How to Ride a Long Bike Tour
It was the summer of ’76, America’s bicentennial, when 4,100 cyclists took to the streets and highways to celebrate independence by riding from Virginia to Oregon. The event—Bikecentennial—was a seminal moment in bike history that led to the establishment of the TransAmerica cross-county cycling route.
Now, almost four decades later, bike touring is once again surging in popularity. And it’s easy to see why. It’s fun. It’s healthy. It’s a great way to explore the country and “discover yourself,” Eat Pray Love-style, on the cheap. Read some of these bike-touring journals from all over the world if you’re not sure you’re into it yet.
So now you’re convinced that riding across the state—or country—is what you should do with the rest of your summer. As a celebration of America, of course, and not just because you need an epic adventure narrative to pass on to your eventual grandkids. Here are a few tips and resources for exploring the nation by bike:
First, there are several ways to travel long distances by bicycle, but the most legitimate way is self-supported: Camping, and carrying all your gear in panniers or a trailer. We're not going to judge anyone who chooses to travel with a support vehicle and stay at hotels, but realize that you are running the risk of limiting your exposure to adventures, folksy locals and important life lessons about raccoons.
Give yourself a couple of months, and you can go almost anywhere in the country on your own power. Most bike tourists ride about 60-75 miles a day, but it’s up to you and your scheduled vacation time—the slower you go, the more you’ll likely get to see.
Here are some thoughts on the great trailer vs. panniers debate. This continues to be one of the more heated, controversial issues in bike touring (if that gives you any idea of how laidback bike touring can be).
Now it’s time to pick your route. Canada to Mexico, Virginia to Oregon, San Diego Comic Convention to your grandma’s house in Florida—you probably already know your general trajectory, but knowing the actual roads to take is a bit trickier. There are a number of ways to choose a specific route, and I recommend the easiest: Choose one that’s already well worn and pre-designated for biking. Adventure Cycling Association—the nonprofit bike travel org that grew out of Bikecentennial—sells some pretty great maps of major routes all over the U.S. Conversely, you could make your own route using Googlemaps bike directions or the United States Bicycle Route System.
What to Take
I’ve certainly just dumped everything I owned into as many bags as I could fit on a bike, using an elaborate system of bungee cords to batten it all down, but the end result was that I looked like a wandering transient with bread bags dangling precariously close to my rear wheel and a kitchen-full of pots and pans rattling out my arrival in every town. You’ll be a lot happier if you can keep it as light as possible. Here’s a packing list, and here’s an ultra lightweight summer packing list, and here's a really exhaustive packing list, if that’s what you’re looking for. Deciding what to pack can be harder than breaking in a Brooks saddle, but just remember that you can always mail gear home or buy stuff along the way.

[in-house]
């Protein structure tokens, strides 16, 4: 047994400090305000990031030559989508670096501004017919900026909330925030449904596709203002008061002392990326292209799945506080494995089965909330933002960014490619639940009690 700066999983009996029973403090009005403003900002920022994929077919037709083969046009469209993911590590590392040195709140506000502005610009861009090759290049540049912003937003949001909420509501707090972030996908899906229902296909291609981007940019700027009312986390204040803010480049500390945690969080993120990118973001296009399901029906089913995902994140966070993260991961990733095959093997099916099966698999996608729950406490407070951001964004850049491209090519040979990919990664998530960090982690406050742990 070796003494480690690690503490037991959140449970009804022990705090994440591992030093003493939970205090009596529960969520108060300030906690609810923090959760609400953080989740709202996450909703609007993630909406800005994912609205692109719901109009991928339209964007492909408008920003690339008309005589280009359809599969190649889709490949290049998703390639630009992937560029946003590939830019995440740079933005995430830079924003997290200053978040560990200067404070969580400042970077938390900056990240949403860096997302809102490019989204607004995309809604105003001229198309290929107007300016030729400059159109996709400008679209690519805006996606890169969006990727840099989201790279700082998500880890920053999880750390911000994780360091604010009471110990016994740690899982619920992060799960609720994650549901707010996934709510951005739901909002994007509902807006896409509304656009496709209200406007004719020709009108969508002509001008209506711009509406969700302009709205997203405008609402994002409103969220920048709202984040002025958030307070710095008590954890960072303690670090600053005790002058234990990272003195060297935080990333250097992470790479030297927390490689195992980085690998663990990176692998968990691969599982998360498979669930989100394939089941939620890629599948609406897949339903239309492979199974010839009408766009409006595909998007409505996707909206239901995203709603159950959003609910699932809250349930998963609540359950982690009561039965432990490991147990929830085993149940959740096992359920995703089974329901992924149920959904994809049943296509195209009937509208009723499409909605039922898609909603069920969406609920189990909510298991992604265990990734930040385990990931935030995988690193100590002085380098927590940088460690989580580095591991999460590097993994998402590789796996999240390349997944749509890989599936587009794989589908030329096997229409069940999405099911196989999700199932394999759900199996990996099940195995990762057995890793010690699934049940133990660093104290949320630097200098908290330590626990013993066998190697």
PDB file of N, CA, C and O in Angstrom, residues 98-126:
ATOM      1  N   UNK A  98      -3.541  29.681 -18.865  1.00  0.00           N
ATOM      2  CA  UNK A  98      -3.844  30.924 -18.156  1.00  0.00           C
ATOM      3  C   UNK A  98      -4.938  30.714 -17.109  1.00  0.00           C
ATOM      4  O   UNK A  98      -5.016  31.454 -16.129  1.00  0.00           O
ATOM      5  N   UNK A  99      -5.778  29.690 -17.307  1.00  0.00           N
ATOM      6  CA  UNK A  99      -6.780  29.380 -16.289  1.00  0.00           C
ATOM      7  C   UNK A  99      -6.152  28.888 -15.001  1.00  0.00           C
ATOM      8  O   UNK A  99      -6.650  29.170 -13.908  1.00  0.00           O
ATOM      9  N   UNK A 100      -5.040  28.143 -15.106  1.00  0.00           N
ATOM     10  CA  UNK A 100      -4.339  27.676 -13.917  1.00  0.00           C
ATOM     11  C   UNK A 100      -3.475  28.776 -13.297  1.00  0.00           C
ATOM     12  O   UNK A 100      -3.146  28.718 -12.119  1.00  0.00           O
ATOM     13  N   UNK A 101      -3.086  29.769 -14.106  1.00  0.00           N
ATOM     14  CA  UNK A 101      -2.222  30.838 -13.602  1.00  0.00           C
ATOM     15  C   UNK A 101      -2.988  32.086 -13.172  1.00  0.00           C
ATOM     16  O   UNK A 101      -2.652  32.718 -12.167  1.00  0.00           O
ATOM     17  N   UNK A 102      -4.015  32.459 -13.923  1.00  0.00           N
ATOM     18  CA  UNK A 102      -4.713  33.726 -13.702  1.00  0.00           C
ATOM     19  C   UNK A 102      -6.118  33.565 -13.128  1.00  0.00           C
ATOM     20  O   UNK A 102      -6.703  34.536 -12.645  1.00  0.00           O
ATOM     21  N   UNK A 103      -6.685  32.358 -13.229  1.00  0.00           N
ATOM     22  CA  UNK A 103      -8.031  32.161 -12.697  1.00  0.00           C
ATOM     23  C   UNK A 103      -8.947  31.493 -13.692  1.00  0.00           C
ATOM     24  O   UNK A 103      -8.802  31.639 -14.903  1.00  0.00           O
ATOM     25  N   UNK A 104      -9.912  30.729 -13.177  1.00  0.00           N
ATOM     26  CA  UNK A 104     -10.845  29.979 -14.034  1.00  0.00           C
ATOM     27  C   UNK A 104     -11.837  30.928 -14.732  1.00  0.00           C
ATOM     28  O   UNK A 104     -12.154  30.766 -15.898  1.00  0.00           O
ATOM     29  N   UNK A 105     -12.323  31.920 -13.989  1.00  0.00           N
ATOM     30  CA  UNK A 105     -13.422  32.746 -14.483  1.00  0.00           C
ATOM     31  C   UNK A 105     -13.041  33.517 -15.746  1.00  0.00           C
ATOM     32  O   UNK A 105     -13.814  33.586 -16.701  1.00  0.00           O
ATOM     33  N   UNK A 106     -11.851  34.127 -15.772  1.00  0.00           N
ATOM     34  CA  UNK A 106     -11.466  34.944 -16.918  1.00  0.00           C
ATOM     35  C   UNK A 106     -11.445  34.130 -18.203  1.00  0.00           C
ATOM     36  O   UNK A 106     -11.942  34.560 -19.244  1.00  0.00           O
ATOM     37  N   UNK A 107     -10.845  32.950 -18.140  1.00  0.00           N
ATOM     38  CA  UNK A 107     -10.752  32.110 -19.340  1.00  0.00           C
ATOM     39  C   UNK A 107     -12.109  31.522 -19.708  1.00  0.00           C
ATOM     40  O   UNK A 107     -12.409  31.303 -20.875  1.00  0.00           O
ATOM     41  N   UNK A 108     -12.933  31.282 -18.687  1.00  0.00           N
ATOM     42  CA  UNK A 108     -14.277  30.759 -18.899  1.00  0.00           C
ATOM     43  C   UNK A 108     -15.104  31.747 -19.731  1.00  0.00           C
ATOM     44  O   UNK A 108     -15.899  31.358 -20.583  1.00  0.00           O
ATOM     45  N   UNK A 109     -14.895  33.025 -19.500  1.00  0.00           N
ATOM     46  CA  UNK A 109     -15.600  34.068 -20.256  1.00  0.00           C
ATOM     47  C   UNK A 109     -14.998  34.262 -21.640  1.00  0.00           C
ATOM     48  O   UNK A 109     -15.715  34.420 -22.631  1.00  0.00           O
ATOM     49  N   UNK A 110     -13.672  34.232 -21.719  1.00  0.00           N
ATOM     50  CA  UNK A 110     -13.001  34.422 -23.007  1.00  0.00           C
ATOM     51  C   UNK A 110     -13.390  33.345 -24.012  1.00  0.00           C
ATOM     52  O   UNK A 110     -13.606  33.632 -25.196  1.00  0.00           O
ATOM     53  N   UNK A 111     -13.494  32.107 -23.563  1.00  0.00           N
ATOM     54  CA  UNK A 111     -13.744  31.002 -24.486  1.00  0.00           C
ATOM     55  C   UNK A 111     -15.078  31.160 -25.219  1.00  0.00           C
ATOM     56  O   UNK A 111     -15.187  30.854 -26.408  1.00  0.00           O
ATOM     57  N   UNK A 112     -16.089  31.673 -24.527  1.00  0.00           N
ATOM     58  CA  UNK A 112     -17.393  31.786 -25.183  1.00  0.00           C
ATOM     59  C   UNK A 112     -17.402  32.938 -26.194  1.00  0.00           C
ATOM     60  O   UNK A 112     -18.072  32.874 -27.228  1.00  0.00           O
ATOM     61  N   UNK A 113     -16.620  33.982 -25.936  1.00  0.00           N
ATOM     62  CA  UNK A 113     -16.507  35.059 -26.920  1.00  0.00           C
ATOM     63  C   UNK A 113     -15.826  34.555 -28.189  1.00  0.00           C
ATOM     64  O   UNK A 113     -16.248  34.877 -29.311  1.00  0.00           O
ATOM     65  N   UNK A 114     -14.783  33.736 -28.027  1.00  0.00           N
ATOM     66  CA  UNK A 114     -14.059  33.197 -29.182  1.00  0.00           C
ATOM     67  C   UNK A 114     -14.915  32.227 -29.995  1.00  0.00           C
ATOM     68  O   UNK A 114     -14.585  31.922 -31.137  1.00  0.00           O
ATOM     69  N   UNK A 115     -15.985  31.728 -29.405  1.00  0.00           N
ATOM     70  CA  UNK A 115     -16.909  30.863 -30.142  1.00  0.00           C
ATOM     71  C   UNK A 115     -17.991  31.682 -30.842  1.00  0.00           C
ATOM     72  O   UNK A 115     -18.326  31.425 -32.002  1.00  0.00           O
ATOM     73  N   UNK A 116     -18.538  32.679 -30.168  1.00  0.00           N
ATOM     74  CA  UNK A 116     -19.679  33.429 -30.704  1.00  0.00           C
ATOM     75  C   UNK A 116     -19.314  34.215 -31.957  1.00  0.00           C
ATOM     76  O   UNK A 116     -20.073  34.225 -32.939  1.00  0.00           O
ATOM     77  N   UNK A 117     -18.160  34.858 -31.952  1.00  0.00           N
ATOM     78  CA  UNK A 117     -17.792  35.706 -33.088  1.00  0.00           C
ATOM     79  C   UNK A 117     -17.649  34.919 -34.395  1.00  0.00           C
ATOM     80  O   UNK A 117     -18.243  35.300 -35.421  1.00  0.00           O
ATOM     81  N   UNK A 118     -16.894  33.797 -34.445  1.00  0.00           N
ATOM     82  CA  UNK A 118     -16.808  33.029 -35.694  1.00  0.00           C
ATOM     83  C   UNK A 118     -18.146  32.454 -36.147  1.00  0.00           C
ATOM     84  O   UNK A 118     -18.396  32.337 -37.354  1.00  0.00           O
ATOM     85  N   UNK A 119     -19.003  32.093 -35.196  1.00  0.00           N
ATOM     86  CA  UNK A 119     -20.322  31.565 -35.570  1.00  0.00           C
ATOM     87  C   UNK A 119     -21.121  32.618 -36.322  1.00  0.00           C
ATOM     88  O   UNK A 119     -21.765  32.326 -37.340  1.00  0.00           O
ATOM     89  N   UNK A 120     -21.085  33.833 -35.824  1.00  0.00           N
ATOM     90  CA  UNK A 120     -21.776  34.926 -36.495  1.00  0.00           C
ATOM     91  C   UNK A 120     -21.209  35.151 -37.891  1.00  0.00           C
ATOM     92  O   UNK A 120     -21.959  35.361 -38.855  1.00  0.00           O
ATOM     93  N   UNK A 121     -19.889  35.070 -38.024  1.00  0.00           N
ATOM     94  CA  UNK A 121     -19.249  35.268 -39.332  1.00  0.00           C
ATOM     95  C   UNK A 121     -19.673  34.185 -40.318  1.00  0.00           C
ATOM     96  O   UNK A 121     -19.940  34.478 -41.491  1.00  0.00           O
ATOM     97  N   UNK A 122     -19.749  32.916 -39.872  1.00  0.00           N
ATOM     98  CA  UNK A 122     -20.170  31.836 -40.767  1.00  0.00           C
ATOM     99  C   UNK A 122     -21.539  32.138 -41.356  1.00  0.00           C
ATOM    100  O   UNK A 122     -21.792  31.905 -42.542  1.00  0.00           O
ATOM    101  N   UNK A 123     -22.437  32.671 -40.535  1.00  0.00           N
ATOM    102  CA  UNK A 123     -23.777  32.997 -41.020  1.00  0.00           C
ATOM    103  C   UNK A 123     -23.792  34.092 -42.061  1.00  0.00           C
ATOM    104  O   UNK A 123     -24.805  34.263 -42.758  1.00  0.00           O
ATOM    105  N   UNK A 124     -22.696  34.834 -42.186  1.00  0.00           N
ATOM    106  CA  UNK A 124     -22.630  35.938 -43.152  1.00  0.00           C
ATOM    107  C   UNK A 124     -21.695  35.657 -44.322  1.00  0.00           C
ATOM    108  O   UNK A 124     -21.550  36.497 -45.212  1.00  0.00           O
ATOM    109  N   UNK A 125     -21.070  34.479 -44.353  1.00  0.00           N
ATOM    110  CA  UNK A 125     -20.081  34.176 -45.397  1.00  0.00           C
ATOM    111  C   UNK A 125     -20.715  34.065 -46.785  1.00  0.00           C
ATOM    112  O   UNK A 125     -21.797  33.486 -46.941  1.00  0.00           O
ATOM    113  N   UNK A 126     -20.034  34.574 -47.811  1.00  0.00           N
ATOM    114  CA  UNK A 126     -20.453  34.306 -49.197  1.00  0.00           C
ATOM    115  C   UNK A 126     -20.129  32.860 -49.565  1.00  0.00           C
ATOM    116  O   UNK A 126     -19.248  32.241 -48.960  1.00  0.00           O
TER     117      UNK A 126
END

All the planning in the world won’t do much if you’re not in shape before you start your tour. Sure, you could “ride your way into shape” on tour, but I’ve seen it happen, and it ain’t pretty. Do you really want to spend your vacation in agony when you could be enjoying the quiet beauty of comfortably cranking through a snow-capped mountain pass? I recommend a little preparation months in advance.
Here are some training plans for beginners, intermediate and advanced tourists. Or you could just aim to increase daily mileage, ride as often as you can during the week, and take one long ride—50 miles or more—each weekend. As you grow closer to your departure date, add your panniers or trailer during training so you get used to the weight. "You train for the tour or the tour trains you," goes the saying. Choose wisely.
Where to Stay
You could always wing it and take the “any port in a storm” stealth camping route, but if you’d rather do some planning, here are the most important resources you’ll need to find shelter.
Adventure Cycling Maps: ACA maps have lists of accommodations in every town you’ll pass through on an ACA route, including hotels, bike hostels, campsites and free camping at city parks.
Local Sheriff’s Office: Many small towns will let you pitch a tent for a night or two in the city park for free. It’s best to give the sheriff’s office a call and let them know what you’re up to first. This is more common on well-worn bike routes.
Warm Showers: This is a site that allows bike tourists to connect with kind souls willing to host dirty, smelly bike tourists. Make a profile, and contact people along your route for new friends and free hospitality.
Local Maps: State maps will generally include forest campsites, but they often don’t include commercial campsites and glittering RV parks with tent camping and top-notch shower facilities for a bargain rate. Check out this map by state and call ahead to make sure tents are allowed.
Solo vs. Group
If you don’t want to go it alone but can’t find anyone with the interest or schedule to join you, here’s an online forum to find touring companions. There are also a number of companies that offer organized tours, which is another great way to link up with buddies, if you’re willing to pay for it.
Where to find other resources:
Crazy Guy on a Bike: Journals, forums and packing lists
Adventure Cycling Association: Maps, tools and resources
Bicycle Universe: Tips and training info
Bicycle Touring Pro: Articles, photos and tales from the road
Caitlin Giddings spent three years leading cross-country cycling tours.